What is formaldehyde?

Formaldehyde is a colorless, strong-smelling gas used in making building materials and many household products. It is used in pressed-wood products, such as particleboard, plywood, and fiberboard; glues and adhesives; permanent-press fabrics; paper product coatings; and certain insulation materials. It is also used to make other chemicals.

Formaldehyde is quickly broken down in the air – generally within hours. It dissolves easily in water, but does not last long there, either.

When dissolved in water it is called formalin, which is commonly used as an industrial disinfectant, and as a preservative in funeral homes and medical labs. It can also be used as a preservative in some foods and in products, such as antiseptics, medicines, and cosmetics. Sometimes, although formaldehyde is not used, substances that release formaldehyde are. These have been found in cosmetics, soaps, shampoos, lotions and sunscreens, and cleaning products.

Formaldehyde can be added as a preservative to food, but it can also be produced as the result of cooking and smoking.

Formaldehyde also occurs naturally in the environment. Humans and most other living organisms make small amounts as part of normal metabolic processes.

How are people exposed to formaldehyde?

The main way people are exposed to formaldehyde is by inhaling it. The liquid form can be absorbed through the skin. People can also be exposed to small amounts by eating foods or drinking liquids containing formaldehyde.

Formaldehyde is normally made in the body. Enzymes in the body break down formaldehyde into formate (formic acid), which can be further broken down into carbon dioxide. Most inhaled formaldehyde is broken down by the cells lining the mouth, nose, throat, and airways, so that less than a third is absorbed into the blood.

According to the US Consumer Product Safety Commission, formaldehyde is normally present at low levels (less than 0.03 parts per million) in both indoor and outdoor air. Materials containing formaldehyde can release it as a gas or vapor into the air. Automobile exhaust is a major source of formaldehyde in outdoor air.

During the 1970s, urea-formaldehyde foam insulation (UFFI) was used in many homes. But few homes are now insulated with UFFI. Homes in which UFFI was installed many years ago are not likely to have high formaldehyde levels now.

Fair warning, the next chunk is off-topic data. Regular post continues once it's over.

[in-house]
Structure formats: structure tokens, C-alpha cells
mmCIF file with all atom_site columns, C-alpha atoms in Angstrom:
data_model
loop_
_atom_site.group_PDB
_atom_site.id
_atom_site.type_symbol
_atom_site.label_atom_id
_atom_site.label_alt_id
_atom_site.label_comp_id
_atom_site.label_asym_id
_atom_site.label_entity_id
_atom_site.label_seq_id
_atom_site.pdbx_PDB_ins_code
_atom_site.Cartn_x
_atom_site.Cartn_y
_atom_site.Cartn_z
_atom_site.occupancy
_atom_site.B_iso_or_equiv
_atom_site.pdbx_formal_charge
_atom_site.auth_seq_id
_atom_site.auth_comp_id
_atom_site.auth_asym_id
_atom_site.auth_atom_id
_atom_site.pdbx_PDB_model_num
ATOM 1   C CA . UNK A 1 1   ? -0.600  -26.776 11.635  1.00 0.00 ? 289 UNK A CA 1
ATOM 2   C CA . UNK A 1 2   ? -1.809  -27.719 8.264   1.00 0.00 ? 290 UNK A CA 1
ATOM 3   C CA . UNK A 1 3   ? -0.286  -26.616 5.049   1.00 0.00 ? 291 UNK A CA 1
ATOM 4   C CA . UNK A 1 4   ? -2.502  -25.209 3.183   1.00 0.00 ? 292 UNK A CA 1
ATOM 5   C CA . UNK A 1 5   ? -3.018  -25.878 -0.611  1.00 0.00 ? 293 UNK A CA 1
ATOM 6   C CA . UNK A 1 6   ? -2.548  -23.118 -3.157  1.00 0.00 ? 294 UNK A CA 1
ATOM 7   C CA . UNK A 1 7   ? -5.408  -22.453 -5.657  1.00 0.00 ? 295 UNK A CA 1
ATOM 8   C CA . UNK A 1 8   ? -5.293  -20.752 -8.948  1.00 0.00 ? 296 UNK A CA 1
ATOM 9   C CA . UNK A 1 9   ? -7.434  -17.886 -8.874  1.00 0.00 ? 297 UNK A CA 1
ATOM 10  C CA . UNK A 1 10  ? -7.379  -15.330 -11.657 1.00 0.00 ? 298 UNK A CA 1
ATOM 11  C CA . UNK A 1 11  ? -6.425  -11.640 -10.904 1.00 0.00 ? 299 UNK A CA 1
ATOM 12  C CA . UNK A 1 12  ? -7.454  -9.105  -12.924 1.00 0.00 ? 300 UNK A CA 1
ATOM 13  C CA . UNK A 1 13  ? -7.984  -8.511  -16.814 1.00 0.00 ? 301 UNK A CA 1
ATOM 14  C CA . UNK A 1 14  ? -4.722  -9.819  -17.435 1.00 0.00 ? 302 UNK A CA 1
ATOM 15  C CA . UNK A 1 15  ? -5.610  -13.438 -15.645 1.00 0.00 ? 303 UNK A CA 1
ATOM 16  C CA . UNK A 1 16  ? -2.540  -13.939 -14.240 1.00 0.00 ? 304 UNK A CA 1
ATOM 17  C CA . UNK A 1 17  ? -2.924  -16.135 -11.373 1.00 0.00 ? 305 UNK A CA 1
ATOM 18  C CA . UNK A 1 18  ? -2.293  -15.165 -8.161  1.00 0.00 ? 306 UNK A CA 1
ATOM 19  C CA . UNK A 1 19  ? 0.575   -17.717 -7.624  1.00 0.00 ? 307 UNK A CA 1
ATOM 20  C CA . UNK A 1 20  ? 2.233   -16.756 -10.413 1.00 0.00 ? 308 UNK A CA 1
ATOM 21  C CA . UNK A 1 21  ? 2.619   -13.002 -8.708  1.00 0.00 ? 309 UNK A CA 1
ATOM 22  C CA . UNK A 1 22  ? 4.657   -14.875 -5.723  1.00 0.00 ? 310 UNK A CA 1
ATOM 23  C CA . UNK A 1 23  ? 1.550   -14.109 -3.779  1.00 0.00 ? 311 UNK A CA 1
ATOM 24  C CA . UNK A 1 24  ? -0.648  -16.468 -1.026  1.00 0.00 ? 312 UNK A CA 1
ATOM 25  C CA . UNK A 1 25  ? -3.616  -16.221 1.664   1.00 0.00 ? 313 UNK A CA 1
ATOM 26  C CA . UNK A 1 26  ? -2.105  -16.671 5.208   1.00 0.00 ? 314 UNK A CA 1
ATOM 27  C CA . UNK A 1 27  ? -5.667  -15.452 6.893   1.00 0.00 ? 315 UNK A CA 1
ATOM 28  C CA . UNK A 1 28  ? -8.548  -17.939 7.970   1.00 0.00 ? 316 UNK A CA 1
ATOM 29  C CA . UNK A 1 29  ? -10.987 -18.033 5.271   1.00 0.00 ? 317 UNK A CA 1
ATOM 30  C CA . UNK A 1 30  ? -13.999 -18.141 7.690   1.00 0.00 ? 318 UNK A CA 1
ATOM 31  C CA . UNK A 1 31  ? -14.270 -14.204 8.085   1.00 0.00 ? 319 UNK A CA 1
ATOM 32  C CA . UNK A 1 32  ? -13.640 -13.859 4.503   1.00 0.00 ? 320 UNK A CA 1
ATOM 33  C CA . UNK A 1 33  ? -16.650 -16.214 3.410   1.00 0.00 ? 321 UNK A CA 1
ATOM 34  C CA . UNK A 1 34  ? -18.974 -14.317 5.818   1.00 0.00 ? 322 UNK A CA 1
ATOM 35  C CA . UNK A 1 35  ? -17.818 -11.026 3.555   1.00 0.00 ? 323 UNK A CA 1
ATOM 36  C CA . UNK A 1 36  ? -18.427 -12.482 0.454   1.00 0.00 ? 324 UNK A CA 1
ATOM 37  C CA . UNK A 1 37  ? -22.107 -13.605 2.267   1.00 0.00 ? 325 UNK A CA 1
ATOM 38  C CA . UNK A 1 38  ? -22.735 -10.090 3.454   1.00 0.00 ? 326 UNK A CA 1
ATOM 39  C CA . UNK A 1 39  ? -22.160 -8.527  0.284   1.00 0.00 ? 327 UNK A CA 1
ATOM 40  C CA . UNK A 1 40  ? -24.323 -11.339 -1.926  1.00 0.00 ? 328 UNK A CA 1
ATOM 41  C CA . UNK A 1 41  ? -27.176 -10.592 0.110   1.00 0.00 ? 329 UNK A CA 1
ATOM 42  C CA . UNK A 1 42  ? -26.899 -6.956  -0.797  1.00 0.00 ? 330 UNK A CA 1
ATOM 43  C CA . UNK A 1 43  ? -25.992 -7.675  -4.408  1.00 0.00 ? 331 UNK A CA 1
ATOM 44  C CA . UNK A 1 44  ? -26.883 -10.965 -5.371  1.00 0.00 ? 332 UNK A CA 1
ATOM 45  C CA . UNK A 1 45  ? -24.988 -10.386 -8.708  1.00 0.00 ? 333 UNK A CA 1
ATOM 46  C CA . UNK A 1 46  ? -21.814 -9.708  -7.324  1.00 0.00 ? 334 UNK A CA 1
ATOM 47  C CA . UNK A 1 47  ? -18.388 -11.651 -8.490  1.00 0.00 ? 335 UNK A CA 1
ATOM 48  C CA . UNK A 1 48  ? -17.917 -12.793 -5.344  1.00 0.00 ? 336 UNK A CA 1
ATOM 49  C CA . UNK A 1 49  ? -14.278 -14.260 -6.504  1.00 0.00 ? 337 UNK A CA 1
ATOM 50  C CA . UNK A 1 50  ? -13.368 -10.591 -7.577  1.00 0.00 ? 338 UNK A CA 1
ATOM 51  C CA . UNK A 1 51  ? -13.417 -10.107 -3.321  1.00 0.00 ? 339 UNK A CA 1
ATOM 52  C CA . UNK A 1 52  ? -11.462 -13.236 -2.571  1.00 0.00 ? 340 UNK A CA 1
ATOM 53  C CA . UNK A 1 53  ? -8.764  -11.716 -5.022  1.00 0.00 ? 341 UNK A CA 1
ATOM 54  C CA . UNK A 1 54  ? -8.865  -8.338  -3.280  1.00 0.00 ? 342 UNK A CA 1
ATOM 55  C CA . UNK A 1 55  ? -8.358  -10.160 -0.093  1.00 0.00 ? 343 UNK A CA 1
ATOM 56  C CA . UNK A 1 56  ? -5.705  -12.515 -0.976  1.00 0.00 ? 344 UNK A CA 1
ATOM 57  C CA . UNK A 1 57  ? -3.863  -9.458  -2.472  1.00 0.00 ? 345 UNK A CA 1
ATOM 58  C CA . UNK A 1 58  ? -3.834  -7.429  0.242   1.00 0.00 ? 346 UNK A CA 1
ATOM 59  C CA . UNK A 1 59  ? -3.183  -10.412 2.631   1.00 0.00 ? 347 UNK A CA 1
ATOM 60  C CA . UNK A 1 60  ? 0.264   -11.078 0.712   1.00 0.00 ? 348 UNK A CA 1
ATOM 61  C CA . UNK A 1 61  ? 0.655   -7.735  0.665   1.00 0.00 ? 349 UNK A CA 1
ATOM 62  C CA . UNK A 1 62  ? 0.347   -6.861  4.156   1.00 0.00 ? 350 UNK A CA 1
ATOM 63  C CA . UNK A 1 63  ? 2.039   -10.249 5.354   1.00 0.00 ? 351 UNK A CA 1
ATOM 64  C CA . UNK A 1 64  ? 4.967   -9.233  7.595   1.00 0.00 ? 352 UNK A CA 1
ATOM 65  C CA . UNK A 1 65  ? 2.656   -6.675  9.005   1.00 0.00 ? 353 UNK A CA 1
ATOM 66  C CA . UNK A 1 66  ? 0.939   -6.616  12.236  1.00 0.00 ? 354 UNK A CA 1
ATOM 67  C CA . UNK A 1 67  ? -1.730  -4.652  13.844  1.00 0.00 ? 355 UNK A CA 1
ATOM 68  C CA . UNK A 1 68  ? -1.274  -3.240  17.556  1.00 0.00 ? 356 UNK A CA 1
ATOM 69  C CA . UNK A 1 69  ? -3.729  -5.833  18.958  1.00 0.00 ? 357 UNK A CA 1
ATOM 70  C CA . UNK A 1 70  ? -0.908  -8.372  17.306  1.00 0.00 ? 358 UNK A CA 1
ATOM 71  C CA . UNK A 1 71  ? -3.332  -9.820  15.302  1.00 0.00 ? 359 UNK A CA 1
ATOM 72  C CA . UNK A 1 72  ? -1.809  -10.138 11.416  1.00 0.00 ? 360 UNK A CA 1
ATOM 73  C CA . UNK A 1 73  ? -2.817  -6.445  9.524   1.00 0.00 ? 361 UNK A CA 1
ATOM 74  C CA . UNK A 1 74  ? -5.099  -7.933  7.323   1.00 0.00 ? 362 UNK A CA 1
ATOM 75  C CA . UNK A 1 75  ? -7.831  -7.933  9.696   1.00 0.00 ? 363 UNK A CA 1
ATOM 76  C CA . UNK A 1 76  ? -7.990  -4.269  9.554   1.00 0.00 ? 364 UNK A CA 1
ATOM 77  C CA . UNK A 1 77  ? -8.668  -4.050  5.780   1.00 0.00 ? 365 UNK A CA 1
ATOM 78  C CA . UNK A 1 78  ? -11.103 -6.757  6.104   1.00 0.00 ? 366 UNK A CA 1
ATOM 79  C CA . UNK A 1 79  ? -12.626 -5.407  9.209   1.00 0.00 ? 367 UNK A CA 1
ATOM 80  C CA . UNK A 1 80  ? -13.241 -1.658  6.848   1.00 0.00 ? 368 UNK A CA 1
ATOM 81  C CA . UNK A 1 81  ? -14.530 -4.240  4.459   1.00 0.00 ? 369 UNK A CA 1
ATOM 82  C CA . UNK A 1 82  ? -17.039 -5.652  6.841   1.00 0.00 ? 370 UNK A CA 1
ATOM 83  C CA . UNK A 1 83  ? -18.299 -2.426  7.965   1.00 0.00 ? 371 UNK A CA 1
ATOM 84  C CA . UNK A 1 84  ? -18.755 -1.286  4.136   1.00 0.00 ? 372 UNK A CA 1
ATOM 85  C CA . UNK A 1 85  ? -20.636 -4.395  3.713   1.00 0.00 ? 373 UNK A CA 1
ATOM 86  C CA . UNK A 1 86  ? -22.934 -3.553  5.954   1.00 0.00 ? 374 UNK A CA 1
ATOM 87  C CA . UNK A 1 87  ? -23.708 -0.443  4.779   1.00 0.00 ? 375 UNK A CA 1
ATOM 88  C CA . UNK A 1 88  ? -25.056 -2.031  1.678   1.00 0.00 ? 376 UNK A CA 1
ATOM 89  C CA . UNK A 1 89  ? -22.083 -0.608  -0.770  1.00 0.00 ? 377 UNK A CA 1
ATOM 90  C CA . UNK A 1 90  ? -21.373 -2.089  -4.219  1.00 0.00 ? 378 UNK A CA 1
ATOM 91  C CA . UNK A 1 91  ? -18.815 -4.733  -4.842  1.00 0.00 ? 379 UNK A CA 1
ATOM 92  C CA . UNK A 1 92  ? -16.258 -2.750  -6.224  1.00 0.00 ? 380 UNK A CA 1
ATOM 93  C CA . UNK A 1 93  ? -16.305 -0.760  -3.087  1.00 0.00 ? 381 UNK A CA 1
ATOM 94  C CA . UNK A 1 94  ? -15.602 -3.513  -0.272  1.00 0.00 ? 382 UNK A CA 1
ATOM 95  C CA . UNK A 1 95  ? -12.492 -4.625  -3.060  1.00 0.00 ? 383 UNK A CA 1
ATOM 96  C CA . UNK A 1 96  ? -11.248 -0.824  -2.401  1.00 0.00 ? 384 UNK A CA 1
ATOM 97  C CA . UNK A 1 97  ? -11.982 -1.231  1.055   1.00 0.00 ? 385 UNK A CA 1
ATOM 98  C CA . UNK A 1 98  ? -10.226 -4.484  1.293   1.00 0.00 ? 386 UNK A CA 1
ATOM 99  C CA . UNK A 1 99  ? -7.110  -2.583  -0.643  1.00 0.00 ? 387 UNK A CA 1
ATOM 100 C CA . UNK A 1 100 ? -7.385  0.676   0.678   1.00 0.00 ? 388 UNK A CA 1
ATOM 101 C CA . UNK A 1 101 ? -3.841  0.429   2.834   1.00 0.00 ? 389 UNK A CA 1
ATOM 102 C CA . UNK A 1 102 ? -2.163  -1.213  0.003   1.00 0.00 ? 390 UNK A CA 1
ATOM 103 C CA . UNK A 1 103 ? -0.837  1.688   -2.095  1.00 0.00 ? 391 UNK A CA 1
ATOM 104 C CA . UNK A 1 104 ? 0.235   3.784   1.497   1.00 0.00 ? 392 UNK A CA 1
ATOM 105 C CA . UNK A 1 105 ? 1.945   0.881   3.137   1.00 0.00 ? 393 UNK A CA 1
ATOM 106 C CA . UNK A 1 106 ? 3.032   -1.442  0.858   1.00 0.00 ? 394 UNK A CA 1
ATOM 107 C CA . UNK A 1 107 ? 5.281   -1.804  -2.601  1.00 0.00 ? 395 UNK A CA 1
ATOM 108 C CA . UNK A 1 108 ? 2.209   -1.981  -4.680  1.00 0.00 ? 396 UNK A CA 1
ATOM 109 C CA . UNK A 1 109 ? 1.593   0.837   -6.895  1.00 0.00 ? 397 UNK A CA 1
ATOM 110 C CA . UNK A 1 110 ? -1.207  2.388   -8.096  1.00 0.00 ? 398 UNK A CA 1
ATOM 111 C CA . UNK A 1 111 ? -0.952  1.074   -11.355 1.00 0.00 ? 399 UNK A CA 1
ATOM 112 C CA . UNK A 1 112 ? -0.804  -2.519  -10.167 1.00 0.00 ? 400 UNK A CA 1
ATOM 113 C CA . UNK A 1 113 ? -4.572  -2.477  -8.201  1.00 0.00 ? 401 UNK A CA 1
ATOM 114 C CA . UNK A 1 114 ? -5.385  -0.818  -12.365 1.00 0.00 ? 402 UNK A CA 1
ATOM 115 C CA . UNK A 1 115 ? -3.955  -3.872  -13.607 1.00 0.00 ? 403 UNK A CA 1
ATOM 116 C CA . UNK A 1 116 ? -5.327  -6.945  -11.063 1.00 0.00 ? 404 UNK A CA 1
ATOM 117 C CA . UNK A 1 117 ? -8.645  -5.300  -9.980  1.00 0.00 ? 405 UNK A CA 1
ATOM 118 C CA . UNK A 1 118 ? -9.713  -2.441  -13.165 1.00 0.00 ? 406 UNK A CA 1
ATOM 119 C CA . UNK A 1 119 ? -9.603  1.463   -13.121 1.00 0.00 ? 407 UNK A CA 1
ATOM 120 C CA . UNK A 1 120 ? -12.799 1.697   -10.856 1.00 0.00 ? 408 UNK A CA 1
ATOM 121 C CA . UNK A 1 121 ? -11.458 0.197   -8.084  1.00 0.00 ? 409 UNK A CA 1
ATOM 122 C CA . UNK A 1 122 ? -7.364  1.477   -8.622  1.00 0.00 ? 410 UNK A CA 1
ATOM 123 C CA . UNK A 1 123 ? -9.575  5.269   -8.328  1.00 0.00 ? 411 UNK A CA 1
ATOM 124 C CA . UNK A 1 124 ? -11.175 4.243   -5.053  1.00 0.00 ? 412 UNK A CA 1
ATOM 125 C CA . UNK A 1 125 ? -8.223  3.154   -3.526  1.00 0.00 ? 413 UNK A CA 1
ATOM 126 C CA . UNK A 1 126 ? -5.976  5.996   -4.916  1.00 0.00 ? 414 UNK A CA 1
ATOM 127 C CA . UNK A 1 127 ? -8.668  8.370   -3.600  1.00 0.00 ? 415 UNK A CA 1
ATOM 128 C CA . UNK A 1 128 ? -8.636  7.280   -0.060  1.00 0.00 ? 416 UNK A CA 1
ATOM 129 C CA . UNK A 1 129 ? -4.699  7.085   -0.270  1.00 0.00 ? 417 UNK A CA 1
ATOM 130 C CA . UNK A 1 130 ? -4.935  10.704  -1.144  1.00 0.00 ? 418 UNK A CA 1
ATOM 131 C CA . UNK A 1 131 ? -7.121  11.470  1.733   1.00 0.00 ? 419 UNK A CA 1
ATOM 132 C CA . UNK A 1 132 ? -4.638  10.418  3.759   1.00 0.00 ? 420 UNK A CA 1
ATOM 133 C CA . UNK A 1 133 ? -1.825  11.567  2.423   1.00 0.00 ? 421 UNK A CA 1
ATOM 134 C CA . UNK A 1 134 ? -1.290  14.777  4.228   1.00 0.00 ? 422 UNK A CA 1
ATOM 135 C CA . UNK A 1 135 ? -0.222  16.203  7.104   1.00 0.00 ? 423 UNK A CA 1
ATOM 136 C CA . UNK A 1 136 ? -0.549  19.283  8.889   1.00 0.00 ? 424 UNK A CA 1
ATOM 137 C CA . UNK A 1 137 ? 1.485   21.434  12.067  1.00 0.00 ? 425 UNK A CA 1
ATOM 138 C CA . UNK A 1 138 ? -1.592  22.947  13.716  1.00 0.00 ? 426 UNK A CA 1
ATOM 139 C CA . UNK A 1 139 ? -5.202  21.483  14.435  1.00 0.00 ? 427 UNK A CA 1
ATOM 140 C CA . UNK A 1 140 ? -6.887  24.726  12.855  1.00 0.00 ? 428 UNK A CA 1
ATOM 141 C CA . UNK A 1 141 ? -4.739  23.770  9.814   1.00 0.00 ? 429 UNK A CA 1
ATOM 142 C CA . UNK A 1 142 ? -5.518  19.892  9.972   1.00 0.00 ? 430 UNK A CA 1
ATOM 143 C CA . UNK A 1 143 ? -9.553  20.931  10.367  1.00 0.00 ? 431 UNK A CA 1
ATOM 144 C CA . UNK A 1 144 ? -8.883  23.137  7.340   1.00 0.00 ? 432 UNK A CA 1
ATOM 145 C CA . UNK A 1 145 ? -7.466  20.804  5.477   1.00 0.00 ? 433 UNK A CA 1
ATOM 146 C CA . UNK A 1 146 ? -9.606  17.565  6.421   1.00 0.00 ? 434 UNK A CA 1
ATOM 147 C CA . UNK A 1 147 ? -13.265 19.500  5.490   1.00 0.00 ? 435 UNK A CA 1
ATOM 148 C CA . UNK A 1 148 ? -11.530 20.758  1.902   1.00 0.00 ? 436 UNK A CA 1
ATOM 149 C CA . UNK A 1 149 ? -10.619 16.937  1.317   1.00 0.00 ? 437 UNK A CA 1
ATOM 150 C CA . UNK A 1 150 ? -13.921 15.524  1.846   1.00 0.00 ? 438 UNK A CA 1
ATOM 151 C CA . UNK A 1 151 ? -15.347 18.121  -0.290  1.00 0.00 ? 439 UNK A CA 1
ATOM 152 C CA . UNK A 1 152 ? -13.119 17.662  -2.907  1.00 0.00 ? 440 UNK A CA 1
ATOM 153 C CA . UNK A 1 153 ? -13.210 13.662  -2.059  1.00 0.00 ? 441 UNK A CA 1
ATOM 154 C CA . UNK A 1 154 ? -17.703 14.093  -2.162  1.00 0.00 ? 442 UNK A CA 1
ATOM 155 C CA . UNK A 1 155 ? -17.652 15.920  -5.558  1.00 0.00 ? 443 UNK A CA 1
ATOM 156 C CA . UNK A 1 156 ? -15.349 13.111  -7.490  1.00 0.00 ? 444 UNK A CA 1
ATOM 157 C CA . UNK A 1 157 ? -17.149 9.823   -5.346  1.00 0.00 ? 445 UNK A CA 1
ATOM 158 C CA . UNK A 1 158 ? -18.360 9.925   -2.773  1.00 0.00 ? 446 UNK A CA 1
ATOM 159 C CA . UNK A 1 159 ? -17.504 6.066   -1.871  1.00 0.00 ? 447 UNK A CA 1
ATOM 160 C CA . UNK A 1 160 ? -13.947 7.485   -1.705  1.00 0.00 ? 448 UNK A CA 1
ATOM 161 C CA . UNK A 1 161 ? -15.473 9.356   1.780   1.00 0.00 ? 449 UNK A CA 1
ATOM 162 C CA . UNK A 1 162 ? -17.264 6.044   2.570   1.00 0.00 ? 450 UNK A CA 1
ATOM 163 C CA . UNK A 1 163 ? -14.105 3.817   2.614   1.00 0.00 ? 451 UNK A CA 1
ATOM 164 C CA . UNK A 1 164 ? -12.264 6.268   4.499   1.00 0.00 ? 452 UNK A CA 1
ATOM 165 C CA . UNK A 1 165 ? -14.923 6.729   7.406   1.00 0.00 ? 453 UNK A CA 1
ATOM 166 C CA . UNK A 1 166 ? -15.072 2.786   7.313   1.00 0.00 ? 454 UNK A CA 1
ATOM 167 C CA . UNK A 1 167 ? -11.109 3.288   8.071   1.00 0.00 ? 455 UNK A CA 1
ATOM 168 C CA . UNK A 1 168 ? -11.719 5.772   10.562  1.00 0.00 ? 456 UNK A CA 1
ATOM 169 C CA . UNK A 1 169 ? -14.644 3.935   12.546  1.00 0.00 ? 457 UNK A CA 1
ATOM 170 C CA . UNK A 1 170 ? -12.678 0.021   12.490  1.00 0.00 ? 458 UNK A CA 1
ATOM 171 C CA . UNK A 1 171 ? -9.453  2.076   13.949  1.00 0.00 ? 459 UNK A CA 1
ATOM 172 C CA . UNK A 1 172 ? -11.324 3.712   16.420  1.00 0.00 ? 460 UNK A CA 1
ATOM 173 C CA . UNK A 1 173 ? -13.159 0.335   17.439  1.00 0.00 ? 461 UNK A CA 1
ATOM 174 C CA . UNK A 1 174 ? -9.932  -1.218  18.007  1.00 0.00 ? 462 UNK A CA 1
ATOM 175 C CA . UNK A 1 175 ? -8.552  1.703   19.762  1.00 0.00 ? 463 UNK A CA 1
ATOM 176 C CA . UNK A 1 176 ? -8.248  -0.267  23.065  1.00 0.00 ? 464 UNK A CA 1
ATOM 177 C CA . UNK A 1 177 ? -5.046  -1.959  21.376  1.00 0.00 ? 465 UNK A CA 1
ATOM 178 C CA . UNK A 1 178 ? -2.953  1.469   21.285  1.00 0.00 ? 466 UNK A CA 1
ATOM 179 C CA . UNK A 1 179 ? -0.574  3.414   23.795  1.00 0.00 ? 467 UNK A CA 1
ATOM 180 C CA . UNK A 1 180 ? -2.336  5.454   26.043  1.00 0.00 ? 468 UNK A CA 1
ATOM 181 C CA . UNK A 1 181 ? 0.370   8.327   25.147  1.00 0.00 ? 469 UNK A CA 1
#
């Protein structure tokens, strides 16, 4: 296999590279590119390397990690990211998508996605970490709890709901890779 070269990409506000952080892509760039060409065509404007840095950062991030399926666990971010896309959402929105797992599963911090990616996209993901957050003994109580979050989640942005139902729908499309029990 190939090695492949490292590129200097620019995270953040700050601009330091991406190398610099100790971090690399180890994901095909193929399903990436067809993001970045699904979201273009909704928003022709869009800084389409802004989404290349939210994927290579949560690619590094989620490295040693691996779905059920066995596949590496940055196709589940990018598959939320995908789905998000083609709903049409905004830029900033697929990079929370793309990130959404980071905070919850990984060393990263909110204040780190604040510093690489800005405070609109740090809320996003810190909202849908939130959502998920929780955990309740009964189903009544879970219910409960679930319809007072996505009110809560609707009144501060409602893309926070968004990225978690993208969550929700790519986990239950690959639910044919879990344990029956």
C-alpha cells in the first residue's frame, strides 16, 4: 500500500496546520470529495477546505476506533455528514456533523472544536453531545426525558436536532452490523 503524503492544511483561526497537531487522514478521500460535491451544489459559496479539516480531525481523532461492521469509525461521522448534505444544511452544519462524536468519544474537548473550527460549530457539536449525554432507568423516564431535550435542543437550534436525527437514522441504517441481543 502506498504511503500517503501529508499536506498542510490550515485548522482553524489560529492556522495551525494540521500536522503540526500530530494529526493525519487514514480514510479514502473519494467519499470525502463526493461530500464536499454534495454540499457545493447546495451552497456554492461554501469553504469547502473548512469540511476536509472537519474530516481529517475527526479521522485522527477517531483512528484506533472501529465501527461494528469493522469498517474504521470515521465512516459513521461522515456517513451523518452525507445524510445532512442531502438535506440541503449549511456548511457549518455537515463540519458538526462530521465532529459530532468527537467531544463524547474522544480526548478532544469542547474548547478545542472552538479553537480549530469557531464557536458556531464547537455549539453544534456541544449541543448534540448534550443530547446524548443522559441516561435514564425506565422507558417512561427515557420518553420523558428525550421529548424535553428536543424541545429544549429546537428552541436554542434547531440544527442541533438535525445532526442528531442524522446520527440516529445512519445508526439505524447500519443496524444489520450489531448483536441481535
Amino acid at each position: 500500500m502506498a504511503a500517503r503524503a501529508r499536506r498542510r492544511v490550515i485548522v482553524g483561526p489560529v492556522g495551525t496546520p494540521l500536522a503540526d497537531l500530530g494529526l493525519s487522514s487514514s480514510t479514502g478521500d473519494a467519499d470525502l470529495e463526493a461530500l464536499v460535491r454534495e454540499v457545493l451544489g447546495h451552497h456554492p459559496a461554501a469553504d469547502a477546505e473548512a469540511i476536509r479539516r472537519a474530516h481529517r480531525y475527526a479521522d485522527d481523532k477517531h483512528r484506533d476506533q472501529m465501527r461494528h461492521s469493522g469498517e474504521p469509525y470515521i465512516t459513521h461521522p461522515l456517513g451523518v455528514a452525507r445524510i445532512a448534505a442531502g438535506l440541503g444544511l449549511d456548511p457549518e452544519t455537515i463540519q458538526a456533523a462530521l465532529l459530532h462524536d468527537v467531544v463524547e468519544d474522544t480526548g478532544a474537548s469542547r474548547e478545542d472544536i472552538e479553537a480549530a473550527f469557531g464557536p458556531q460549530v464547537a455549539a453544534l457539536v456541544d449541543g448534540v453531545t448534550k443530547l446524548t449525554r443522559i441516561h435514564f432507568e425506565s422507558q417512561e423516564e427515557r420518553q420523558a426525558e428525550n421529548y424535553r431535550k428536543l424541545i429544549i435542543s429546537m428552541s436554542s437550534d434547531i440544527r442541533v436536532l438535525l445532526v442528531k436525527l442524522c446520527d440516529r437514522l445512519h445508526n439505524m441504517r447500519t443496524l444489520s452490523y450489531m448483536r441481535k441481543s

Pressed-wood products containing formaldehyde resins are often a source of formaldehyde in homes. Using unvented fuel-burning appliances, such as gas stoves, wood-burning stoves, and kerosene heaters can also raise formaldehyde levels indoors.

Formaldehyde is also a component of tobacco smoke and both smokers and those breathing secondhand smoke are exposed to higher levels of formaldehyde. One study found much higher levels of formaldehyde bound to DNA in the white blood cells of smokers compared to non-smokers.

Formaldehyde and other chemicals that release formaldehyde are sometimes used in low concentrations in cosmetics and other personal care products like lotions, shampoo, conditioner, shower gel, and some fingernail polishes. These may raise the concentration of formaldehyde in the air inside the room for a short time, but the levels reached are far below what is considered to be hazardous.

Professional keratin hair smoothing treatments can contain formaldehyde or formaldehyde releasing chemicals. Using these can raise indoor air concentrations of formaldehyde to levels that could be a potential hazard.

Workers in industries that make formaldehyde or formaldehyde-containing products, lab technicians, some health care professionals, and funeral home employees may be exposed to higher levels of formaldehyde than the general public. Exposure occurs mainly by inhaling formaldehyde gas or vapor from the air or by absorbing liquids containing formaldehyde through the skin. In one large study of workers in industries that make or use formaldehyde, the average level of formaldehyde exposure was 0.45 parts per million (ppm) overall, with less than 3% of workers experiencing more than 2 ppm on average.

Can formaldehyde cause cancer?

Exposure to formaldehyde has been shown to cause cancer in laboratory test animals. Exposure to relatively high amounts of formaldehyde in medical and occupational settings has been linked to some types of cancer in humans, but the effect of exposure to small amounts is less clear.

Studies in the lab

In rats, inhaled formaldehyde was linked to cancers of the nasal cavity and leukemia. In one study of rats given drinking water containing formaldehyde there was an increase in stomach tumors, while another showed no increase in any kind of tumor or cancer.

In mice, applying a 10% solution of formaldehyde to the skin was linked to quicker development of cancers caused by another chemical.

Studies in people

In one study, inhaling formaldehyde at levels at a concentration of 1.9 parts per million (ppm) for 40 minutes did not increase blood levels of formaldehyde.